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Inside a closed-door US Border Patrol facility in Texas

As the number of unaccompanied migrant children crossing the US-Mexico border continues to rise, hundreds have been kept in US Border Patrol facilities not meant for minors.

The Biden administration has not allowed journalists to independently visit the facilities, but several lawmakers have visited sites. Democratic Rep. Henry Cuellar provided these photos revealing the conditions for dozens of children and adults in an overflow facility in Donna, Texas.

RELATED: Reporters call out Biden administration for lack of transparency at the US-Mexico border

As of Sunday, there were 822 children held in Border Patrol facilities, akin to jail-like conditions, for over 10 days, according to documents obtained by CNN. The number of kids held for a prolonged period of time has climbed almost daily as the administration races to find shelter to accommodate them and amid constraints related to the coronavirus pandemic.

RELATED: Why so many kids cross the border alone

Homeland Security Secretary Alejandro Mayorkas, when pressed by CNN’s Dana Bash on “State of the Union” Sunday, would not provide a timeline on when children at the border will be housed in more humane conditions, only saying it would be “as soon as possible.”

Mayorkas told Bash that the Biden administration is “working around the clock to move those children out of the Border Patrol facilities into the care and custody of the Department of Health and Human Services that shelters them.”

“I have said repeatedly from the very outset that a Border Patrol station is no place for a child,” the secretary said.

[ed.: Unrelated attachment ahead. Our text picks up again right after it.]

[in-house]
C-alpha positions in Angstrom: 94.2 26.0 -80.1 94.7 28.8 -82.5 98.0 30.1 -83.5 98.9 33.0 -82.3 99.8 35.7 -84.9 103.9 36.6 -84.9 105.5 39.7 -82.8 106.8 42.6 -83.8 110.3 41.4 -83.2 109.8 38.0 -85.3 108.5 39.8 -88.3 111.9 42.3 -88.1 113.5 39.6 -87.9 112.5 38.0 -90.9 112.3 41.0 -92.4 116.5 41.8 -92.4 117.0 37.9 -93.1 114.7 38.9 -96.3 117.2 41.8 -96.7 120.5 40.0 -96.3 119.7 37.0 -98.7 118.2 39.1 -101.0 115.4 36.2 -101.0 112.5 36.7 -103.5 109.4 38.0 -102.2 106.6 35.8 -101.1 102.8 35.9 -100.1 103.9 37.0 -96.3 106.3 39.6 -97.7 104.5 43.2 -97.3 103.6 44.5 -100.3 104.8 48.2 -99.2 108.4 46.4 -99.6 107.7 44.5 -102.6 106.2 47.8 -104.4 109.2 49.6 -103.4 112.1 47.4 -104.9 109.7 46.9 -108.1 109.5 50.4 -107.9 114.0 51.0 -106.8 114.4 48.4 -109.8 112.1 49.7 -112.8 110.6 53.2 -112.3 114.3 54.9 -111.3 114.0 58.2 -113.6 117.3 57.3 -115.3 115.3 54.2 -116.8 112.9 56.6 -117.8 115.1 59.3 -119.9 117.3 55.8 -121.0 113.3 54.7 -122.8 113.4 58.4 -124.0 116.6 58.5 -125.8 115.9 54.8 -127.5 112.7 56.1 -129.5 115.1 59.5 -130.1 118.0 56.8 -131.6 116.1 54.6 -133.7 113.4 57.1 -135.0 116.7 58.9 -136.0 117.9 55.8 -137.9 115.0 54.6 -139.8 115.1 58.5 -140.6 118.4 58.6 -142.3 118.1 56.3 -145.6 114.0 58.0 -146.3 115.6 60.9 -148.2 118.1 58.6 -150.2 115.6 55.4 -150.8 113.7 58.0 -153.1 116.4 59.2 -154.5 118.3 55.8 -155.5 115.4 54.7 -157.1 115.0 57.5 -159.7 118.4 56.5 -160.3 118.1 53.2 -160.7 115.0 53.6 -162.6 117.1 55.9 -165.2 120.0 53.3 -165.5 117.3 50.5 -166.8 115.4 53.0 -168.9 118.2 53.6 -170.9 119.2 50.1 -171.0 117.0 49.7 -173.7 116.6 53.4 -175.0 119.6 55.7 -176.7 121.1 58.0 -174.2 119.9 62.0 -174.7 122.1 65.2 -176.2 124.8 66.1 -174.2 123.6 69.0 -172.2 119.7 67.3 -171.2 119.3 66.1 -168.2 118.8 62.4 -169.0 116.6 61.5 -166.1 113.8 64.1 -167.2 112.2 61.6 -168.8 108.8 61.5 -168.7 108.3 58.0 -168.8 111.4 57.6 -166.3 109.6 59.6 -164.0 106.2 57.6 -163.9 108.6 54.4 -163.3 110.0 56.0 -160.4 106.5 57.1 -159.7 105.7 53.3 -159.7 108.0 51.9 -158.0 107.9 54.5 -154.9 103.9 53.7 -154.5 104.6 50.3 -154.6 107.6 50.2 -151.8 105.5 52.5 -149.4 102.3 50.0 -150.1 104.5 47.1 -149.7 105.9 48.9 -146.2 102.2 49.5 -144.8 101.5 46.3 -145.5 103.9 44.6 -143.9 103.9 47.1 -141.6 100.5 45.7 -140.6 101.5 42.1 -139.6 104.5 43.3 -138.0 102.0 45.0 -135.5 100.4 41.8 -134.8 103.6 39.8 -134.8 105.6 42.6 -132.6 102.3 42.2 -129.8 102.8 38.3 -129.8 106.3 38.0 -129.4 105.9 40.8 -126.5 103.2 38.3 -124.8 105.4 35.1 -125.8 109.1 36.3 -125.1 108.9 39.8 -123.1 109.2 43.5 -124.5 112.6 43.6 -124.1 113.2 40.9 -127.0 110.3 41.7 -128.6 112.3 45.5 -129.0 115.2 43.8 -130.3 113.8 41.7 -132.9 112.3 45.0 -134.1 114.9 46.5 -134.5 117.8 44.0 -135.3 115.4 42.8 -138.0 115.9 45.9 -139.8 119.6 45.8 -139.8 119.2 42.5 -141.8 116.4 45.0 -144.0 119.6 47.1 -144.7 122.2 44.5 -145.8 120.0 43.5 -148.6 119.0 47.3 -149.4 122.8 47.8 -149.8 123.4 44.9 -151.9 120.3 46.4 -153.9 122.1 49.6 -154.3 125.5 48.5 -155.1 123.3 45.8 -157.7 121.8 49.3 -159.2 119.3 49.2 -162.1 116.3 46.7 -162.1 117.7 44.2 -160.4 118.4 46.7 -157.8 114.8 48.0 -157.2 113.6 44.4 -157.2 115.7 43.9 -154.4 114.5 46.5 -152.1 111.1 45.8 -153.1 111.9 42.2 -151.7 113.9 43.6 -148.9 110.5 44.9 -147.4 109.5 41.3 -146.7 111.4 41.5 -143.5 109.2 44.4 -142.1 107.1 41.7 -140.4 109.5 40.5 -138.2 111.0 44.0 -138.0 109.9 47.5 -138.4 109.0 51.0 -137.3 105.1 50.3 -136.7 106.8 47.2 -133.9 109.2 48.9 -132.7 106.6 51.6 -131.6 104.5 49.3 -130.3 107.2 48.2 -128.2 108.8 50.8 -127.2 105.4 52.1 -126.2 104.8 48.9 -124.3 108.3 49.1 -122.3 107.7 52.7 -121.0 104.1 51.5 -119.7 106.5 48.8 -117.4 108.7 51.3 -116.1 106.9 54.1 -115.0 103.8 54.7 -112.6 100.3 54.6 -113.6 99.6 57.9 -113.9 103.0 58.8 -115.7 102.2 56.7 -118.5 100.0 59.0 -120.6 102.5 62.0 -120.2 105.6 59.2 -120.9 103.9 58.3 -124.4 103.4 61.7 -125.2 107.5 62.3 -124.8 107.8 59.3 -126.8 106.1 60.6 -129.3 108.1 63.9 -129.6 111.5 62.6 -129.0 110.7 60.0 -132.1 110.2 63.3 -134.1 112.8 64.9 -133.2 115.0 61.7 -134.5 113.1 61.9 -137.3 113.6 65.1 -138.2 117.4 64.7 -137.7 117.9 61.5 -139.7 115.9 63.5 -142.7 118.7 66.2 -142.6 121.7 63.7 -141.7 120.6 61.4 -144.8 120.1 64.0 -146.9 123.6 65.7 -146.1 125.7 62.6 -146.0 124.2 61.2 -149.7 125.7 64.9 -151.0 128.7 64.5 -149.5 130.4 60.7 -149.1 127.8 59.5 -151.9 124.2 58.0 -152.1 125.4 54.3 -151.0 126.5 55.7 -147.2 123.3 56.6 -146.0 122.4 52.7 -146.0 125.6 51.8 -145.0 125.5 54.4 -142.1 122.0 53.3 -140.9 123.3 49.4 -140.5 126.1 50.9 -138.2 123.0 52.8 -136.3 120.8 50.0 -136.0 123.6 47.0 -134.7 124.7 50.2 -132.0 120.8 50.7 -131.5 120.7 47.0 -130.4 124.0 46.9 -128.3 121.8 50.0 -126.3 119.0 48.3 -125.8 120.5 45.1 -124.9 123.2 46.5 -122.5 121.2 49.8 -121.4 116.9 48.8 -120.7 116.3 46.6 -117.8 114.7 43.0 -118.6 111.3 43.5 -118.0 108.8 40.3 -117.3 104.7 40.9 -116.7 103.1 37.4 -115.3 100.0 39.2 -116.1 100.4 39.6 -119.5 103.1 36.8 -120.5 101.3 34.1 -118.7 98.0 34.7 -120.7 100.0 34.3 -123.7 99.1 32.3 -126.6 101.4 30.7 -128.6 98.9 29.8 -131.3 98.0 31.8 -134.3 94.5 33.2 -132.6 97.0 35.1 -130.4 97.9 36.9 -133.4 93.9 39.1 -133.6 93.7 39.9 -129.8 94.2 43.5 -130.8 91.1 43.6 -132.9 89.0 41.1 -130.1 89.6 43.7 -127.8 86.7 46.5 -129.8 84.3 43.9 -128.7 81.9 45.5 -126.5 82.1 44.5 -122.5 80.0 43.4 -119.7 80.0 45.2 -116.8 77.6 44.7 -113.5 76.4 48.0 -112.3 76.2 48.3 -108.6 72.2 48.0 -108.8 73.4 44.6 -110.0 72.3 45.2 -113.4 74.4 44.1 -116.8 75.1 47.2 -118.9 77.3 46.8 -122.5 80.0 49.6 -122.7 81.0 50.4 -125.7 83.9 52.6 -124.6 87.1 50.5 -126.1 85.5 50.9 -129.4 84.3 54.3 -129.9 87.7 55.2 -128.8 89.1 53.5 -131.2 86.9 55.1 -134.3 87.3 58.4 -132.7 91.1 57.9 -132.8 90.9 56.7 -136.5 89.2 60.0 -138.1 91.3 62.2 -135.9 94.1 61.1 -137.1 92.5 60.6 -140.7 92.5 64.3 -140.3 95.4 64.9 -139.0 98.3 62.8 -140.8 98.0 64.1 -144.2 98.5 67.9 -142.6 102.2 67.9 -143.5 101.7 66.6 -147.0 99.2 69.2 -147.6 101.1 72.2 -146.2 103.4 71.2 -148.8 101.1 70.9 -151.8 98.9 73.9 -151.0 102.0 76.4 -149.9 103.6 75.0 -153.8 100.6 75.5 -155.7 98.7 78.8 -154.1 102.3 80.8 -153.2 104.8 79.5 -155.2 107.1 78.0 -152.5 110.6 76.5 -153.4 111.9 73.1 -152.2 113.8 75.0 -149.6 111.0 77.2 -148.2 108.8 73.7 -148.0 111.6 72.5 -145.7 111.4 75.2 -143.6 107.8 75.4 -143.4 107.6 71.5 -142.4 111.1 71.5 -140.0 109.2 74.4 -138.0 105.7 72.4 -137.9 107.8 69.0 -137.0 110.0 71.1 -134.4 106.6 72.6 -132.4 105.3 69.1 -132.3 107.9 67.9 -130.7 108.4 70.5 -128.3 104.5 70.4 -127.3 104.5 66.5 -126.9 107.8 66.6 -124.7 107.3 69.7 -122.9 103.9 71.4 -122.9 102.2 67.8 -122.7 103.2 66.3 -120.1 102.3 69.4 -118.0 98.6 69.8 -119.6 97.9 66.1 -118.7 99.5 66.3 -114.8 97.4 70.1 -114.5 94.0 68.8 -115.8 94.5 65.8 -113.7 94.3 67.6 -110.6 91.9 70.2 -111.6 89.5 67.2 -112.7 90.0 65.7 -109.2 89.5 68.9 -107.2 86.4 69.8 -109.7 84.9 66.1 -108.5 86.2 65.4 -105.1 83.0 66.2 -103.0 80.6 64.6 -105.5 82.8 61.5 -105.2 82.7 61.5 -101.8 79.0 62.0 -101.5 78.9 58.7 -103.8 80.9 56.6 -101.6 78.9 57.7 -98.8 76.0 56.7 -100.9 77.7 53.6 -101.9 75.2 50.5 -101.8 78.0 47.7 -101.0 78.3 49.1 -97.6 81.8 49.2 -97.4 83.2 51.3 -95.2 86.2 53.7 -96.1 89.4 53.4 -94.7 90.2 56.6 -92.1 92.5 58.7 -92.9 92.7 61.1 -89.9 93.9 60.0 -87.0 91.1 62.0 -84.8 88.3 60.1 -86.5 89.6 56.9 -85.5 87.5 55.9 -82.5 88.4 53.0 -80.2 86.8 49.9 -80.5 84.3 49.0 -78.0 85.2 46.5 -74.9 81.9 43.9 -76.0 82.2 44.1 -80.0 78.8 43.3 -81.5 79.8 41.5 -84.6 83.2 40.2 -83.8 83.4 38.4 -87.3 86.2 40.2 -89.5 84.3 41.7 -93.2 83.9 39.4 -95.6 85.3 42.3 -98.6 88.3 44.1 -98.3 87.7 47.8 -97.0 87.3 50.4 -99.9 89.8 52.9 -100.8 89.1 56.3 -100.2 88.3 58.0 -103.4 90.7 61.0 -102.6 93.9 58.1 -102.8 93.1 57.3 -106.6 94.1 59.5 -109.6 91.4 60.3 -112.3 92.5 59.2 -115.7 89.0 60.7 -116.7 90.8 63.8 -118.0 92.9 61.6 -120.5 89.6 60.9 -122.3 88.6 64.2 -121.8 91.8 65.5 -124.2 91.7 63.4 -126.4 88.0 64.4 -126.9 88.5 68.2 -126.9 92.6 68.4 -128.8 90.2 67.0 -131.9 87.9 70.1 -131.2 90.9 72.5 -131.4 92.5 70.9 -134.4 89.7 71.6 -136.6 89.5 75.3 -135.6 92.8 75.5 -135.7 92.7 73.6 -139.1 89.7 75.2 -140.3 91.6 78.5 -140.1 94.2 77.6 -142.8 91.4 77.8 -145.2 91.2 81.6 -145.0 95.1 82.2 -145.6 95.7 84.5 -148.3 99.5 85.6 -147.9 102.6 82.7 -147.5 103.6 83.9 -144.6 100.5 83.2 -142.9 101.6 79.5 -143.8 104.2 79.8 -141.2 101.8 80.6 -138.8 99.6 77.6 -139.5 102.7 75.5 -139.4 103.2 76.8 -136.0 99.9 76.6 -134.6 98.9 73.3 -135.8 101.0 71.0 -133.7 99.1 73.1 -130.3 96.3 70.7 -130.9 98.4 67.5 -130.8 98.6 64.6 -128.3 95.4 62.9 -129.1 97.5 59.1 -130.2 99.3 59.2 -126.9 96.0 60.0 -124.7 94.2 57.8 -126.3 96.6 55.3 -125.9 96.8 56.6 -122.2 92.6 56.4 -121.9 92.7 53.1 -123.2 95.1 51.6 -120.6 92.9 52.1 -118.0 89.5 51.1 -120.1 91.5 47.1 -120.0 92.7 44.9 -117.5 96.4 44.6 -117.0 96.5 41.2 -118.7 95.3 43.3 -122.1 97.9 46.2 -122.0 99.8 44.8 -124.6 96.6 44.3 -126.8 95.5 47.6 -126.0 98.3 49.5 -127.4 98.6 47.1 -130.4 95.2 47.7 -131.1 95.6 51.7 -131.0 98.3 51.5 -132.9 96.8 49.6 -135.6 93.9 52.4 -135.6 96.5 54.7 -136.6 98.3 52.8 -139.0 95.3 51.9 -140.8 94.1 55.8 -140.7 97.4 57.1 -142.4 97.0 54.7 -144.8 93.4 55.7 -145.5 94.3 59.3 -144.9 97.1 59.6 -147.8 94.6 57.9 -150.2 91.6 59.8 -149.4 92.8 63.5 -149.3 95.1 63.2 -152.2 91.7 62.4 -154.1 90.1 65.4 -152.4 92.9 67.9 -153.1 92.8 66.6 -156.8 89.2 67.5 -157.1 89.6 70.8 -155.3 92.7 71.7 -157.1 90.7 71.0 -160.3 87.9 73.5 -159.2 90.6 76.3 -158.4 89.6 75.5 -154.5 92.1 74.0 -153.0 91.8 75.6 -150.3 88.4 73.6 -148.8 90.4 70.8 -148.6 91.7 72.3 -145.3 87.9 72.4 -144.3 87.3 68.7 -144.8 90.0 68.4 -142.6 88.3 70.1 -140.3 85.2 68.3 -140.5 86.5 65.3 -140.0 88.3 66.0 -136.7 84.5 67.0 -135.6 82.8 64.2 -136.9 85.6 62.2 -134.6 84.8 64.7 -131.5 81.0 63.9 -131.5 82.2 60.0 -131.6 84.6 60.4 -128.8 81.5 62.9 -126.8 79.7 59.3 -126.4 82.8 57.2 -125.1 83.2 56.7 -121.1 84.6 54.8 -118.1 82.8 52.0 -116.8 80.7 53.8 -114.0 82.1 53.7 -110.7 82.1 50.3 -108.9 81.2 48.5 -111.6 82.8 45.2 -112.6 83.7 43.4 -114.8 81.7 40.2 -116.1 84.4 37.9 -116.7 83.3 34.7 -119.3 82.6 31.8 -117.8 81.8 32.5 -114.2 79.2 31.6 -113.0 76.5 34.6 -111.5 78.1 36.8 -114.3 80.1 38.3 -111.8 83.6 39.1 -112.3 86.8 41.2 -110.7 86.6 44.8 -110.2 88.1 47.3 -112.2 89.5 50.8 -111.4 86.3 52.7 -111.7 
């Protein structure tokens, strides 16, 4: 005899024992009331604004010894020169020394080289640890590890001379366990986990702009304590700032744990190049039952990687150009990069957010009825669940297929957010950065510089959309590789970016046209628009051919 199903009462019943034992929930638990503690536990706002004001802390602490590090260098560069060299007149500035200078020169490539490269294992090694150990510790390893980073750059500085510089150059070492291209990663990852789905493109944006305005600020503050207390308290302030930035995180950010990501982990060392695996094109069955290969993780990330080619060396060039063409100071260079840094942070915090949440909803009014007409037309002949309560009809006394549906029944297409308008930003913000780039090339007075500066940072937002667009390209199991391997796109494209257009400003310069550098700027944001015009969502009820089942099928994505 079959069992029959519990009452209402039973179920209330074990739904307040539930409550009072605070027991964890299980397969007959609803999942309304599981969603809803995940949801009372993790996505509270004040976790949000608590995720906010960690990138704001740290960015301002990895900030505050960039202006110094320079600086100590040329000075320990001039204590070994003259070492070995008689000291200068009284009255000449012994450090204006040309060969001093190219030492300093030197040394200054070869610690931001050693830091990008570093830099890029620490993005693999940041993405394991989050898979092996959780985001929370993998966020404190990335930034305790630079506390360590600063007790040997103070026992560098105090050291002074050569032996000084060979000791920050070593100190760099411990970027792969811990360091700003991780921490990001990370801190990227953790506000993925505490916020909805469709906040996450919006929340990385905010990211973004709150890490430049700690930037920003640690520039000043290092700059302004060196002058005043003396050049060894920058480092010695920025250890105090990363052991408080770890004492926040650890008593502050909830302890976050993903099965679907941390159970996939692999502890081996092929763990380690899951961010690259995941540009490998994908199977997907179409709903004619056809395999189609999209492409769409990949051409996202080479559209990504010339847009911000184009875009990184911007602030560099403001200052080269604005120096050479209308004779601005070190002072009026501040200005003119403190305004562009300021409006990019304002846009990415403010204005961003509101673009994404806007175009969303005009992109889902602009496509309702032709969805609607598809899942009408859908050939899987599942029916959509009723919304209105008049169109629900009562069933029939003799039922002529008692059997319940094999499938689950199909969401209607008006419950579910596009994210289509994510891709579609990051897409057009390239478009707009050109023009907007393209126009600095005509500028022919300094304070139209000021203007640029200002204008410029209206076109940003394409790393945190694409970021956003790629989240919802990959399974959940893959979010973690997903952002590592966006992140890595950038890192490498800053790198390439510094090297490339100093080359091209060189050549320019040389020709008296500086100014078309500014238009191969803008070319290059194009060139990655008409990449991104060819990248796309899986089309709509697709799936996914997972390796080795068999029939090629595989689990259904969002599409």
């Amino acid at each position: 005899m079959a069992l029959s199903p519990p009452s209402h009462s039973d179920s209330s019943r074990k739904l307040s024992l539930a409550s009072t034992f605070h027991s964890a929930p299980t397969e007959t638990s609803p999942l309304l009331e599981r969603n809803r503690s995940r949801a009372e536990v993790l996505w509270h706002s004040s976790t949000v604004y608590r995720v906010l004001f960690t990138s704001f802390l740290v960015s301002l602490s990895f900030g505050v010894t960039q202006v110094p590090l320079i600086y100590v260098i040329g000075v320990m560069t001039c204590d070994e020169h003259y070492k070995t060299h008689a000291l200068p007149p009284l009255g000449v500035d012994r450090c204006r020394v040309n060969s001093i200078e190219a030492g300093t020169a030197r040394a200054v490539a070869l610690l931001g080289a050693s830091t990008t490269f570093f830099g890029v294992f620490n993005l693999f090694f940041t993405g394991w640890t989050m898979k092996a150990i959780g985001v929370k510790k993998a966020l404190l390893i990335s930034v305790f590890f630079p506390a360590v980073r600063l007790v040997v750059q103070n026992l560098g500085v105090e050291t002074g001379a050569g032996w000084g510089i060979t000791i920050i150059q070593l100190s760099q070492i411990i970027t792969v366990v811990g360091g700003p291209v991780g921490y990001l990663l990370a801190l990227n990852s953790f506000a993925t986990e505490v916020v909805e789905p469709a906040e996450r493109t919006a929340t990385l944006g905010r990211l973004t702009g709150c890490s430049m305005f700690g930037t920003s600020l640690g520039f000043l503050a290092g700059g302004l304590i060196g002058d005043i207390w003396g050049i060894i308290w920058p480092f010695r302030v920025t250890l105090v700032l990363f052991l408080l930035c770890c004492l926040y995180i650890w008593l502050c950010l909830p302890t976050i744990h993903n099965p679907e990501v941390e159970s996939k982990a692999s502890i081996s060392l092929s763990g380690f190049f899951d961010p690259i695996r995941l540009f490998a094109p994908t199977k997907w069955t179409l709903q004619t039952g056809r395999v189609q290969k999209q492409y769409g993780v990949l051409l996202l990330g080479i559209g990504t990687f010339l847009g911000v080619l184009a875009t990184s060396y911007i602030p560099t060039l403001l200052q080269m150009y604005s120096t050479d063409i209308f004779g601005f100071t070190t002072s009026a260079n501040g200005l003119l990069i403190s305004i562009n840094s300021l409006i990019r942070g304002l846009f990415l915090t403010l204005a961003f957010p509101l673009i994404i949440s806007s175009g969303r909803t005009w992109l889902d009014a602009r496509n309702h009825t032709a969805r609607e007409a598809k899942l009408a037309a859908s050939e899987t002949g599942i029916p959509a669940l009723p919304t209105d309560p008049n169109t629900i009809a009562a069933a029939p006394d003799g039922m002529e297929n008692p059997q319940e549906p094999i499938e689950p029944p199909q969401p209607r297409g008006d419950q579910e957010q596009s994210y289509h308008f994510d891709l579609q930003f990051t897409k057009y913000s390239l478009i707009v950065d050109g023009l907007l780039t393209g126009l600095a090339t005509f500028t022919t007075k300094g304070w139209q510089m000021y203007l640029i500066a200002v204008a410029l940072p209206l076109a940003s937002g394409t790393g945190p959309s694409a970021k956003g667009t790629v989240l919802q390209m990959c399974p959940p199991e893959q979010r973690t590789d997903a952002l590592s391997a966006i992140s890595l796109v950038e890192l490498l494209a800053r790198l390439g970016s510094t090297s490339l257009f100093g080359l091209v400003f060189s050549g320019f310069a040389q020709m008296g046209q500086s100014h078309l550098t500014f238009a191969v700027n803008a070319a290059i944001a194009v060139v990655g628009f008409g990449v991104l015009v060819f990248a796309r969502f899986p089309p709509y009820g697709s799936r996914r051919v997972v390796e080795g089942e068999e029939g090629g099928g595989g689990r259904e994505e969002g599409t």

In early February, US Customs and Border Protection announced the opening of a soft-sided facility in Donna to process individuals. The facility is different from typical Border Patrol stations and provides areas for eating and sleeping, according to the agency.

The growing number of migrant arrivals, however, has overwhelmed the administration’s resources, resulting in crowded conditions.

RELATED: How the border problem caught the Biden team off guard, and how they’ve scrambled to fix it

The average time in custody for unaccompanied children continues to hover around 130 hours, exceeding the 72-hour legal limit, though the number of children in Customs and Border Protection custody dropped slightly to just under 4,900, documents show.

White House press secretary Jen Psaki told reporters Monday that the photos “show what we’ve long been saying, which is that these Border Patrol facilities are not places made for children.” Psaki added that the administration continues to focus on efforts to put in place solutions including expediting processing and opening additional facilities run by the Department of Health and Human Services.

“Our alternative is to send children back on this treacherous journey,” she added.

This story has been updated with comments from the White House.

Article Topic Follows: National Politics

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